I had a minor setback to my entire women’s liberation thing this past Sunday, which is a shame because I was really on a roll for a while there. I think I have done an admirable job of piecing and fixing and maintaining things in this apartment since I moved in October, but there are just some things I have no talent or knack for. I am completely lost when it comes to nuts, bolts, drills, and screwdrivers (unless we’re talking vodka and orange juice).
Just last night, I opened a box of matching black shelves to fill a gap in the living room just above the armchair. It has bothered me for months that this space of wall is empty and it was time to fix that. With screwdriver in hand (the tool, not the drink), I rotated that white plastic anchor into the wall with such gusto, I saw the paint chip. Not that this would discourage me or anything. I kept at it until I couldn’t anymore (or maybe my arm gave out) and realized there was nothing more I could do. Not even remotely flush to the wall. Never did it even occur to me that I might need a power drill to get the job done.
So I stepped back from the wall, examined my bang-up job, and poured myself a tall glass of wine.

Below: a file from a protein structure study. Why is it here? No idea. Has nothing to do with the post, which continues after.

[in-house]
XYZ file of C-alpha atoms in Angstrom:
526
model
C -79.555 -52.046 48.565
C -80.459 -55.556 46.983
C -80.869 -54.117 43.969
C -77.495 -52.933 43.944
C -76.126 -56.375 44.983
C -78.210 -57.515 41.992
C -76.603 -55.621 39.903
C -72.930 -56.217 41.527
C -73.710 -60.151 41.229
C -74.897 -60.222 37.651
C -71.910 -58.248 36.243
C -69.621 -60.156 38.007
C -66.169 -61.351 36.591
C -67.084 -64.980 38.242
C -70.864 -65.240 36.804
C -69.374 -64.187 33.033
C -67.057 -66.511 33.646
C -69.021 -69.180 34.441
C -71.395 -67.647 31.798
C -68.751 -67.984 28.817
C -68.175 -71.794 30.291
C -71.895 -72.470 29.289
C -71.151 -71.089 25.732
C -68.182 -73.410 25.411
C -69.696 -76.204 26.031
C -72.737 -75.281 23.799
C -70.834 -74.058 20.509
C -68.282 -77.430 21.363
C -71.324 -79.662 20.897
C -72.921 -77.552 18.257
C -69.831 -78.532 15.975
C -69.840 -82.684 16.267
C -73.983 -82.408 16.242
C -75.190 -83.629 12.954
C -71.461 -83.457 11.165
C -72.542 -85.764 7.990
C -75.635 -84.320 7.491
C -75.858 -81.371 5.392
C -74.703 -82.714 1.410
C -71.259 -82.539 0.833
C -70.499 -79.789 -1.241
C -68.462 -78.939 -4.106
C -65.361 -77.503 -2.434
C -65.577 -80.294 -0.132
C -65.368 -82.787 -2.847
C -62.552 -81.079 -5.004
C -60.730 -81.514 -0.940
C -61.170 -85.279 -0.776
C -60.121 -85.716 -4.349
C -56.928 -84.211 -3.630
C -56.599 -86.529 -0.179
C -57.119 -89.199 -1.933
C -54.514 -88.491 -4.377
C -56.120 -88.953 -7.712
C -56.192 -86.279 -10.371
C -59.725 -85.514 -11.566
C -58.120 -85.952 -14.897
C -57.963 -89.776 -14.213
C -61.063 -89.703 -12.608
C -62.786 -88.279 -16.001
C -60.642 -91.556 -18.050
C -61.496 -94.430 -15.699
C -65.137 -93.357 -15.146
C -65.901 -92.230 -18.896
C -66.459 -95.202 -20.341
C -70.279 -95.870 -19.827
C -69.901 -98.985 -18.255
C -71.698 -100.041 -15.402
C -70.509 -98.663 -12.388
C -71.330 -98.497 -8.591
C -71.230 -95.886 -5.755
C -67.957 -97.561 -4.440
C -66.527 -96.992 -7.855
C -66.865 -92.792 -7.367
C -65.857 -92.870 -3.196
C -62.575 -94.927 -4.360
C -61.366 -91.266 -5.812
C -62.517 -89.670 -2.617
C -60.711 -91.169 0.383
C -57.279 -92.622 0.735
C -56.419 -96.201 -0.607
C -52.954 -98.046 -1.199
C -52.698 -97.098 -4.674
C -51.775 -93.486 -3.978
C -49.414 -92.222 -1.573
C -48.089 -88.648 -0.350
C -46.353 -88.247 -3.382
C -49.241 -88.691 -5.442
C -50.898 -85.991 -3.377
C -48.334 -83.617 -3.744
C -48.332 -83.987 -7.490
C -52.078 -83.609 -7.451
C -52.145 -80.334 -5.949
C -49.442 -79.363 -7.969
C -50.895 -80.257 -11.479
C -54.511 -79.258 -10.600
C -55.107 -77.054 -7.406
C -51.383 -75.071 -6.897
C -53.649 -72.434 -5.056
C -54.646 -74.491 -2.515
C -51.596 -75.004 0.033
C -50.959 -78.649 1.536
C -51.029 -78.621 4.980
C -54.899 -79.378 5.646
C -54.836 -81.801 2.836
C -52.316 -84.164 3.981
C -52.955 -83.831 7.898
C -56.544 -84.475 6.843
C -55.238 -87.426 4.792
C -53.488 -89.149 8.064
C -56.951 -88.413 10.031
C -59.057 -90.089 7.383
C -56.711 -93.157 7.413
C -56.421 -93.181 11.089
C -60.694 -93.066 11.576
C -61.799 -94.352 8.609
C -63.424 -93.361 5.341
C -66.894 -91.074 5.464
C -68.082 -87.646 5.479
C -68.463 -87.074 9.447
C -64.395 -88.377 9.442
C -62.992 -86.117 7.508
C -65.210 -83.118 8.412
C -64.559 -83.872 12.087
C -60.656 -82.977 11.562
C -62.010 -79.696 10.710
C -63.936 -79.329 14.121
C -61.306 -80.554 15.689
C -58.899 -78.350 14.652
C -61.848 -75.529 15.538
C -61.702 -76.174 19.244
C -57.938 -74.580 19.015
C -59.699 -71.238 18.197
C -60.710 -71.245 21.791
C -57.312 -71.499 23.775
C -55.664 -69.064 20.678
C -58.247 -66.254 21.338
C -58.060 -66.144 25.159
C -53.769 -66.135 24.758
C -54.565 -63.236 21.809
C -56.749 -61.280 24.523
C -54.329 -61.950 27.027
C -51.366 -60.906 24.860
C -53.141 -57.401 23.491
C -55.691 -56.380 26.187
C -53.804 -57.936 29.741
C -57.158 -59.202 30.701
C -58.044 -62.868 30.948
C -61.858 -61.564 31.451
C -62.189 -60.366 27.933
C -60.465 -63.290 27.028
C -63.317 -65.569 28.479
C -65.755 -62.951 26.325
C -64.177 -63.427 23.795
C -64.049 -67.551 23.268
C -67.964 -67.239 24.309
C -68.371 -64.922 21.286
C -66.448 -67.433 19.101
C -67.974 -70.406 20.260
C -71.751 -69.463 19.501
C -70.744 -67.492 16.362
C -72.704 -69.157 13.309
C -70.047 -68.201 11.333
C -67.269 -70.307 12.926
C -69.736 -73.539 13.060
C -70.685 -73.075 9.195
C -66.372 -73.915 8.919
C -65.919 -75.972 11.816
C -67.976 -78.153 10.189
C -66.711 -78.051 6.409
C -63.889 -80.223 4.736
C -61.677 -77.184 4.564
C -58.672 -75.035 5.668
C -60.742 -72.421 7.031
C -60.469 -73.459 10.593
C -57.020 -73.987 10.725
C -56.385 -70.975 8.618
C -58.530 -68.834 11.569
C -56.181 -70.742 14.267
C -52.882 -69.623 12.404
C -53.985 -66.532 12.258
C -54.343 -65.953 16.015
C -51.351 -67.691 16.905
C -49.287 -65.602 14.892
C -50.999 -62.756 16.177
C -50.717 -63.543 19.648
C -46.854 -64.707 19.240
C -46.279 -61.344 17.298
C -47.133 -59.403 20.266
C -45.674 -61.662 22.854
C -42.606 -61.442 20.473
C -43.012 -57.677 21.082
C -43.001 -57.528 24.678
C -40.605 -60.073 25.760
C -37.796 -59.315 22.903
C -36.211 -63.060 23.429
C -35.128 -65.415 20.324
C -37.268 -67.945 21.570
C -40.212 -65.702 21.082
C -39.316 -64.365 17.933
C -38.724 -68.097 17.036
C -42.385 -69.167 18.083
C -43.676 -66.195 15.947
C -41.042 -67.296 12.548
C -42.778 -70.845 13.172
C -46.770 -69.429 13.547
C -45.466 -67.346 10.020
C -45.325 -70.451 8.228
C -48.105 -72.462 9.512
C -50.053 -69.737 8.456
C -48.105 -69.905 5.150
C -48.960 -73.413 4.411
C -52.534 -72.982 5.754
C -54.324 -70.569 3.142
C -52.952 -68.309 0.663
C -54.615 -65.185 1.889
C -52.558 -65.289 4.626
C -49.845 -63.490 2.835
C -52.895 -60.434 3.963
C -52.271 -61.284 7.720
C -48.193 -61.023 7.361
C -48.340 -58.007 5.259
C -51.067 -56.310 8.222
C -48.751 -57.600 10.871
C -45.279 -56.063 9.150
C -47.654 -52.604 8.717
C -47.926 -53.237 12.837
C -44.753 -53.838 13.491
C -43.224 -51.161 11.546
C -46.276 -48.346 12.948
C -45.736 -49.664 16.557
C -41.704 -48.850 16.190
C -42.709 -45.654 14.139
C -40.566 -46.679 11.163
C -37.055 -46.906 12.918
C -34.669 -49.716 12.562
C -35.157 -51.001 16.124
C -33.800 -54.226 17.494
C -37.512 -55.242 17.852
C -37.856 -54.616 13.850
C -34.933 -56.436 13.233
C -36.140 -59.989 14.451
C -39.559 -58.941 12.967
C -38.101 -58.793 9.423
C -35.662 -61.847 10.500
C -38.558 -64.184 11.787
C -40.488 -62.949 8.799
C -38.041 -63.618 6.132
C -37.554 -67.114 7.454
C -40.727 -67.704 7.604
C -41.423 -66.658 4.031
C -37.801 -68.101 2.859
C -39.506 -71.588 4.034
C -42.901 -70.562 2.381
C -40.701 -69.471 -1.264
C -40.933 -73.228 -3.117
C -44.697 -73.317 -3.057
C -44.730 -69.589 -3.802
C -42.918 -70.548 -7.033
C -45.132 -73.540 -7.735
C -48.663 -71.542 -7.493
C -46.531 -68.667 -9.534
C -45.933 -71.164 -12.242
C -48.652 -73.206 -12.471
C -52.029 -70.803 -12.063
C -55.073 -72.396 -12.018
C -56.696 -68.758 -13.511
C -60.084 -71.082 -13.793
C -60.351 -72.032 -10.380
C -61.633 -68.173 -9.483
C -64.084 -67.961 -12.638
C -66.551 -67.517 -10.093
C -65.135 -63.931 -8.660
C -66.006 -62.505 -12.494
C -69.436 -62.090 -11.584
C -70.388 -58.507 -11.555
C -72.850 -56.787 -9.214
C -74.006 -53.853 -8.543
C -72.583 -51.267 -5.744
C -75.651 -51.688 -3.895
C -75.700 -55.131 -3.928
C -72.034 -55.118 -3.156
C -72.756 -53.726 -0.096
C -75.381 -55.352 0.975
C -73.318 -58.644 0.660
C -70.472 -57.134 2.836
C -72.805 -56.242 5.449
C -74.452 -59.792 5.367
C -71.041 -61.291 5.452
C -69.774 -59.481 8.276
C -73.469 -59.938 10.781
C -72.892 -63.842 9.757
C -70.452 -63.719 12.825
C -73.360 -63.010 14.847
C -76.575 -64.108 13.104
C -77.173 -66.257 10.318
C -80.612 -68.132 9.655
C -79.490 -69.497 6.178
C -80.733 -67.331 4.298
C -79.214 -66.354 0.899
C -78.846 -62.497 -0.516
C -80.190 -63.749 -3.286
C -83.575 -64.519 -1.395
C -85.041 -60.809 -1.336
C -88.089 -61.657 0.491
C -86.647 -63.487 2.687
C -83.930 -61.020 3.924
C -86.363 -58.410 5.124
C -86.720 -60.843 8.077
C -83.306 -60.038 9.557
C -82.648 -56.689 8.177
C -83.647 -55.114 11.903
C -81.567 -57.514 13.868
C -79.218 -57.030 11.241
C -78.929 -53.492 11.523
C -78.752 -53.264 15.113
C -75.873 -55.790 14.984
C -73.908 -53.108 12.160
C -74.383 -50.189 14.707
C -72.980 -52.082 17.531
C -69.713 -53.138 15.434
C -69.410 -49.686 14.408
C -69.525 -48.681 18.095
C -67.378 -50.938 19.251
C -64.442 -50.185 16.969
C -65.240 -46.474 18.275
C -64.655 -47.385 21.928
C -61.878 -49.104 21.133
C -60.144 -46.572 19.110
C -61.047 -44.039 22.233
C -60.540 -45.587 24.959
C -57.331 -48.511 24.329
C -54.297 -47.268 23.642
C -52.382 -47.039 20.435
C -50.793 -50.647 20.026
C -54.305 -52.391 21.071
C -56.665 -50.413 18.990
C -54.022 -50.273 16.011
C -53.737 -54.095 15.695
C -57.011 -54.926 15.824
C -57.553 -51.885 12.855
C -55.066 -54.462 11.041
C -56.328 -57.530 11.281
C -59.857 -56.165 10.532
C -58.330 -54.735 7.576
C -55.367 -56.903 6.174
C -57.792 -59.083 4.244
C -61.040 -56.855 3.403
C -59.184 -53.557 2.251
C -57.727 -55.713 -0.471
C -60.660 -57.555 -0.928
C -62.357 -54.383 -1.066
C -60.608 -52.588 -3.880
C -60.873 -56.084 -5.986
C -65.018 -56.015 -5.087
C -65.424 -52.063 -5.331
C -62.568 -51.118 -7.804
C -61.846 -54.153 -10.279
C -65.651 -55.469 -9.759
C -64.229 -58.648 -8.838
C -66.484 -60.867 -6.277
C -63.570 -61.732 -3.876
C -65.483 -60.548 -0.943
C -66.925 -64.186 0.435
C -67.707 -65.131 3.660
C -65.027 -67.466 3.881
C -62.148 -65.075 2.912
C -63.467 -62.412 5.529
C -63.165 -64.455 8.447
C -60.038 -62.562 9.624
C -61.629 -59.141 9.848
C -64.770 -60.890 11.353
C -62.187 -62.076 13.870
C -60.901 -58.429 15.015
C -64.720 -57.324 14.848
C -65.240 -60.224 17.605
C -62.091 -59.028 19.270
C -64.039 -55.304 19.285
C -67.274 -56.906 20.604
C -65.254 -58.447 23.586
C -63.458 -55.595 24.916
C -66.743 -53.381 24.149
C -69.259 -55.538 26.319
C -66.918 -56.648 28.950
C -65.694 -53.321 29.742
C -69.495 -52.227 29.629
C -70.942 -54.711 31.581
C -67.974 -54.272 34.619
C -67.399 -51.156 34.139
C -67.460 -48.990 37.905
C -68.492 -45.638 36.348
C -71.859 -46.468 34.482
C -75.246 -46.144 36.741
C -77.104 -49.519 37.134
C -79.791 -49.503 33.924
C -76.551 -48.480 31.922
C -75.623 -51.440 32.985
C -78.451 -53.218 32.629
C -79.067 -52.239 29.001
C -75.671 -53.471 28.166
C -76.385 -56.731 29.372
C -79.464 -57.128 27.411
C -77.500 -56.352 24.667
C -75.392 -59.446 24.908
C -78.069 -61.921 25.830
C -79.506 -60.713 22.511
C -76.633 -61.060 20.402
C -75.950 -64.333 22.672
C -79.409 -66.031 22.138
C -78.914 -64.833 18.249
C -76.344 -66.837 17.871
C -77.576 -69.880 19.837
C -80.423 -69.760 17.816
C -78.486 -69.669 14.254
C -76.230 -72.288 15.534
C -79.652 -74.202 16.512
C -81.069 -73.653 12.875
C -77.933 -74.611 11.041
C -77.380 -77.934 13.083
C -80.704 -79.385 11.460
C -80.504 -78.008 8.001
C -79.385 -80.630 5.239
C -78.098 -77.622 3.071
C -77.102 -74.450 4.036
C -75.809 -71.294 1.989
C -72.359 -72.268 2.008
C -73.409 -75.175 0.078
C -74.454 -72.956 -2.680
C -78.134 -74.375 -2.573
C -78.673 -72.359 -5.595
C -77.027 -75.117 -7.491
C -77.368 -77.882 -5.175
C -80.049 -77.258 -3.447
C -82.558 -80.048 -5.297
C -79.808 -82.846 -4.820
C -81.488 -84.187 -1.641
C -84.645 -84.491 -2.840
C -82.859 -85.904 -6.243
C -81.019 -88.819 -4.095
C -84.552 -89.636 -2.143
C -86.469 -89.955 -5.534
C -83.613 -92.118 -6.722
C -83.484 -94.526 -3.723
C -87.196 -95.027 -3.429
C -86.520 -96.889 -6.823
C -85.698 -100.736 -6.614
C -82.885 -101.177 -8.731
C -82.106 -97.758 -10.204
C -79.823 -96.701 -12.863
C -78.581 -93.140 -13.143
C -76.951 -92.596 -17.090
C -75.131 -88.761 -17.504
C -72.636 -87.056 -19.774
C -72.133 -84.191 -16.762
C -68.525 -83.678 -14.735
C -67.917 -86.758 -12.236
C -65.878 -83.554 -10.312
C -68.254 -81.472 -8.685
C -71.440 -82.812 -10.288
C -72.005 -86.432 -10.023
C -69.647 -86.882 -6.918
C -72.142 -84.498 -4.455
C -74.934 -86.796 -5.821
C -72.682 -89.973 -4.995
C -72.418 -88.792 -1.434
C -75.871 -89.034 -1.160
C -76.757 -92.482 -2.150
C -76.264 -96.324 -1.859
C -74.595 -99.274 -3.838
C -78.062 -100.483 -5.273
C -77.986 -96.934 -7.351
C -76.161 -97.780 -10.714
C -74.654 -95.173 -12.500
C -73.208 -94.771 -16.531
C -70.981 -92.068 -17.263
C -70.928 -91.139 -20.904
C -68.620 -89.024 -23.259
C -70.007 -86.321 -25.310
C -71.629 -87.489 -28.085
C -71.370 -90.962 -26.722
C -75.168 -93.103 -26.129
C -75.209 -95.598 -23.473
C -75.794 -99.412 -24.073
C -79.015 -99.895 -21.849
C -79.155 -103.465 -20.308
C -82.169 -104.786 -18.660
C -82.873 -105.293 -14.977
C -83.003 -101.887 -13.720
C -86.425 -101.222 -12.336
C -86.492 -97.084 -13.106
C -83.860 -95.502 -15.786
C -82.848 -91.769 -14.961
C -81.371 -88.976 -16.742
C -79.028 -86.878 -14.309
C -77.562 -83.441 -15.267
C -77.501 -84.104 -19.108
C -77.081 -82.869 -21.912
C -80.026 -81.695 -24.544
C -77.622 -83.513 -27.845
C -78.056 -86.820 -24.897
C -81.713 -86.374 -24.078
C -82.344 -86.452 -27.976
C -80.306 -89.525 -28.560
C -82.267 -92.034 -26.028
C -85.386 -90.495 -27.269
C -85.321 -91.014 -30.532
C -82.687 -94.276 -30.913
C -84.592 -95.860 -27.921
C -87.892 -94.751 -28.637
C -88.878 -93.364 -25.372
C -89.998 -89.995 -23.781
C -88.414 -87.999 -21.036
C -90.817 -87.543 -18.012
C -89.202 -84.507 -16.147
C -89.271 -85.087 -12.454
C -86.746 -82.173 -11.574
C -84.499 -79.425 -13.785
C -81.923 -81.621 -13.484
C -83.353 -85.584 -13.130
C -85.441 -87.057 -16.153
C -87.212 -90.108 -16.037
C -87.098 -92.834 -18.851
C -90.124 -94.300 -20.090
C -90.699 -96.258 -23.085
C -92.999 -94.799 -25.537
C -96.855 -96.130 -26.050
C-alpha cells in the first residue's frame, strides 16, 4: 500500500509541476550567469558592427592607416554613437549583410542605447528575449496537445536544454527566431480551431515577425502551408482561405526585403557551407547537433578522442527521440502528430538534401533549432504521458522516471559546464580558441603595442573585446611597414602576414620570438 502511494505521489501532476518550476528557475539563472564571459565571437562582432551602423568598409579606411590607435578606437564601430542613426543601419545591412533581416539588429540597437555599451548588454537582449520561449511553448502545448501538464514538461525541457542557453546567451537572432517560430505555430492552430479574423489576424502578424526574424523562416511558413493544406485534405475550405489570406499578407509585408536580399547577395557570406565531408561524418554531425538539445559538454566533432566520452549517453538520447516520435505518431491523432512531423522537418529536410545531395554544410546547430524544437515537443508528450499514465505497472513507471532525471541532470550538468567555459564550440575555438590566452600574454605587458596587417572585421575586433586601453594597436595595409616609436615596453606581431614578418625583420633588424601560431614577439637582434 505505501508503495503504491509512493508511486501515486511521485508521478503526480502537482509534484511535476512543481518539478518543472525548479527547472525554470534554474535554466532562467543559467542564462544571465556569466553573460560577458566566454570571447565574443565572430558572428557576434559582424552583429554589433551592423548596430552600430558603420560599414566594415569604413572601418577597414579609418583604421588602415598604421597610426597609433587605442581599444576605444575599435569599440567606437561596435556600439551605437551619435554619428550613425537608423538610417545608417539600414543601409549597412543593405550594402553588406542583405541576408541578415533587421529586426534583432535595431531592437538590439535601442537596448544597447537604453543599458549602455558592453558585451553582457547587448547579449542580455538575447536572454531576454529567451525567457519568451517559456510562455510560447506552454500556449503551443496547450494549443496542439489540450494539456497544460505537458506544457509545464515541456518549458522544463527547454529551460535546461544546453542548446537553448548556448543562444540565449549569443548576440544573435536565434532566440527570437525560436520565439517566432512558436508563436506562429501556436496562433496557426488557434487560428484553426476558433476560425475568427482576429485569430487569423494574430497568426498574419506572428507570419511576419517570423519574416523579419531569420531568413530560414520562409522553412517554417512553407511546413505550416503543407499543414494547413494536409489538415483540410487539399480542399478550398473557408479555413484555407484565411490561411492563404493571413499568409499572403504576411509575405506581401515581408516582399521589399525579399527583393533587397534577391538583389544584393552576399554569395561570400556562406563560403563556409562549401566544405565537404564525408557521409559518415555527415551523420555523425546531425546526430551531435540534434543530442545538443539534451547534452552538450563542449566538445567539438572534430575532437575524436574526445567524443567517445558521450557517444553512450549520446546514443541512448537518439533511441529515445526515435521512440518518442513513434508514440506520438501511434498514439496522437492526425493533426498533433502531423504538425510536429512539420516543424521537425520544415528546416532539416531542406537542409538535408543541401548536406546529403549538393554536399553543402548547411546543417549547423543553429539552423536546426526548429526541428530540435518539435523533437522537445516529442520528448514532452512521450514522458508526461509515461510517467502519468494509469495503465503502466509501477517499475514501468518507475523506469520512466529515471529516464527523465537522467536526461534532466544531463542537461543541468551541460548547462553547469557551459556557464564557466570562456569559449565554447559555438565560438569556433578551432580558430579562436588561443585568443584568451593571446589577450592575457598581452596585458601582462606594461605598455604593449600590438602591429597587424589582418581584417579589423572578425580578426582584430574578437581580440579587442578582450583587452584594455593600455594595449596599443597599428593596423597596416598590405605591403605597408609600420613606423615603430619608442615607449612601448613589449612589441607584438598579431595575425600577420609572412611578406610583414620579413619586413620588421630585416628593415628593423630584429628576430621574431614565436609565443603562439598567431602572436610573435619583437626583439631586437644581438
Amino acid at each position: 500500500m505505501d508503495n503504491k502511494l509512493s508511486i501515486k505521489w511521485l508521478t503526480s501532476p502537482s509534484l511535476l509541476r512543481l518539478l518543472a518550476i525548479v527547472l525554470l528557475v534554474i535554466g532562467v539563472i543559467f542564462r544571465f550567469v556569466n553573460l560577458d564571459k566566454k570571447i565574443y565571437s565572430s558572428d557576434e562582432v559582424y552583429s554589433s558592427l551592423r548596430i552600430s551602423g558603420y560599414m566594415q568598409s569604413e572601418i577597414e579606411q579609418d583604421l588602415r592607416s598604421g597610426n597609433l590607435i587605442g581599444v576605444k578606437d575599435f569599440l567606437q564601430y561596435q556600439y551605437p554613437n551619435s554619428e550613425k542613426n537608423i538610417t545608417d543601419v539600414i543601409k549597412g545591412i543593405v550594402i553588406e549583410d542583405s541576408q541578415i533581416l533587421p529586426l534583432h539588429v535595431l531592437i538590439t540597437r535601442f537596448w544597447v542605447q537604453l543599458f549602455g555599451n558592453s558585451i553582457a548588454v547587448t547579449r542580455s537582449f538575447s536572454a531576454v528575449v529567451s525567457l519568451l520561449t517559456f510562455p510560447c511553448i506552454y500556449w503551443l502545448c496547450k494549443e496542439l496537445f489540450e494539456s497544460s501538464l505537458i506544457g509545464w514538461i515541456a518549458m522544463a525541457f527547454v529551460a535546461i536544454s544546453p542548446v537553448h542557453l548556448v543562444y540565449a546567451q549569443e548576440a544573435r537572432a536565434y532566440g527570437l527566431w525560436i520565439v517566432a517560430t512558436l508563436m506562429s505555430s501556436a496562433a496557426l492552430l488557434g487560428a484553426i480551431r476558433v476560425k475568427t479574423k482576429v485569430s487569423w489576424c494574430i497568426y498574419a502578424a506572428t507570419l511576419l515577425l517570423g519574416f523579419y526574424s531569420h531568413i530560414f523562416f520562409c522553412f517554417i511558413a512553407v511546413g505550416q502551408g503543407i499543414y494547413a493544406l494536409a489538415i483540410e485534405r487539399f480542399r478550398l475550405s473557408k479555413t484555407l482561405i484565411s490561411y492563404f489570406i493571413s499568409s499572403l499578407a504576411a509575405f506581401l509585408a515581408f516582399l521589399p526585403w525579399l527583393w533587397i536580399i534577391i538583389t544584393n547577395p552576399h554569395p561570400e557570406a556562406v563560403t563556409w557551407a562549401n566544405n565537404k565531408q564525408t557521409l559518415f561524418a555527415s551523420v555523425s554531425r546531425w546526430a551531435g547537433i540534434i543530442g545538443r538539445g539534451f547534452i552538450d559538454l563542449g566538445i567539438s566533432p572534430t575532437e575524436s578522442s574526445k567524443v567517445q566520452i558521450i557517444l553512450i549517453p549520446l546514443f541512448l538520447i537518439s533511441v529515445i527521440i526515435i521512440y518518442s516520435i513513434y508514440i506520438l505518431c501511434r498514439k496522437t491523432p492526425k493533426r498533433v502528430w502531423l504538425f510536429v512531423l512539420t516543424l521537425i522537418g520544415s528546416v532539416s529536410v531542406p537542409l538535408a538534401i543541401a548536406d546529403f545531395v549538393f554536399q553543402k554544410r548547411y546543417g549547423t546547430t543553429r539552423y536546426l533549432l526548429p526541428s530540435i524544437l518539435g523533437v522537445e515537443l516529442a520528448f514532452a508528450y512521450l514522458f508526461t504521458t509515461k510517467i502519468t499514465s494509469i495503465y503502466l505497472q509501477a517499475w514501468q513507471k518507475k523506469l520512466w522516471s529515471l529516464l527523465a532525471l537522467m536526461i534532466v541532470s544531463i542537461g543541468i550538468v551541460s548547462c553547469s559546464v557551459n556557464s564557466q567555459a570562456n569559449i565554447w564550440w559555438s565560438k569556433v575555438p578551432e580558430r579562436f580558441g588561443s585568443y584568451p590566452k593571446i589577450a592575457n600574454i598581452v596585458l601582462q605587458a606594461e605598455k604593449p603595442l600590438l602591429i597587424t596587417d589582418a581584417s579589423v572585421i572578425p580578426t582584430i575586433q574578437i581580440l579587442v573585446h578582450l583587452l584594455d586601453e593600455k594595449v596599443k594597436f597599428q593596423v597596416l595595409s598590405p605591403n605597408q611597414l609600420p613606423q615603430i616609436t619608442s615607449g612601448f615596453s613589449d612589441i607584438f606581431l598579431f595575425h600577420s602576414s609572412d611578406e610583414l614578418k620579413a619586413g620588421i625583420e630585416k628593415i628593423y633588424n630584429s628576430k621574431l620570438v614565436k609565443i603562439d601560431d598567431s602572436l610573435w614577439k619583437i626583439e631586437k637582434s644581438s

I guess this is when it might be useful to have a reliable handy man on speed dial.
In other news, I have spent the last few days surrounded with good friends and their children. It was interesting to see the women I’ve known for years in their new(ish) roles as parents. On Sunday, I visited a friend and her beautiful six-week-old baby girl. Though I could tell she was thoroughly exhausted, it was wonderful to see how completely enthralled she was by this little, fidgety nugget wrapped in a cuddly onesie. It took just five minutes in a room with my friend and her new daughter to realize how strong that bond really is. Last night I saw a different friend and her adorable 18-month-old son (at what point are we supposed to stop counting months? I have no idea). The experience was obviously a bit different (yogurt throwing, crying, funny faces) but the feeling I had when I walked away was the same: I can’t wait to be a mommy.
It’s strange that I have these thoughts in the first place (lack of partner notwithstanding). I was always the girl with the backpack and the dreams of opening up a bed-and-breakfast in a tiny village in Italy. If you had asked me a few years ago if I ever wanted children, my answer would have been “some sunny day” because I was planning Phish tour and European adventures and anything but life’s big decisions. But lately, I find I’m not completely put off by screaming children anymore. In fact, they’re really kind of cute.
That being said, I have no intention of having a child of my own anytime soon. I’m loving this selfish stage in my life far too much at the moment.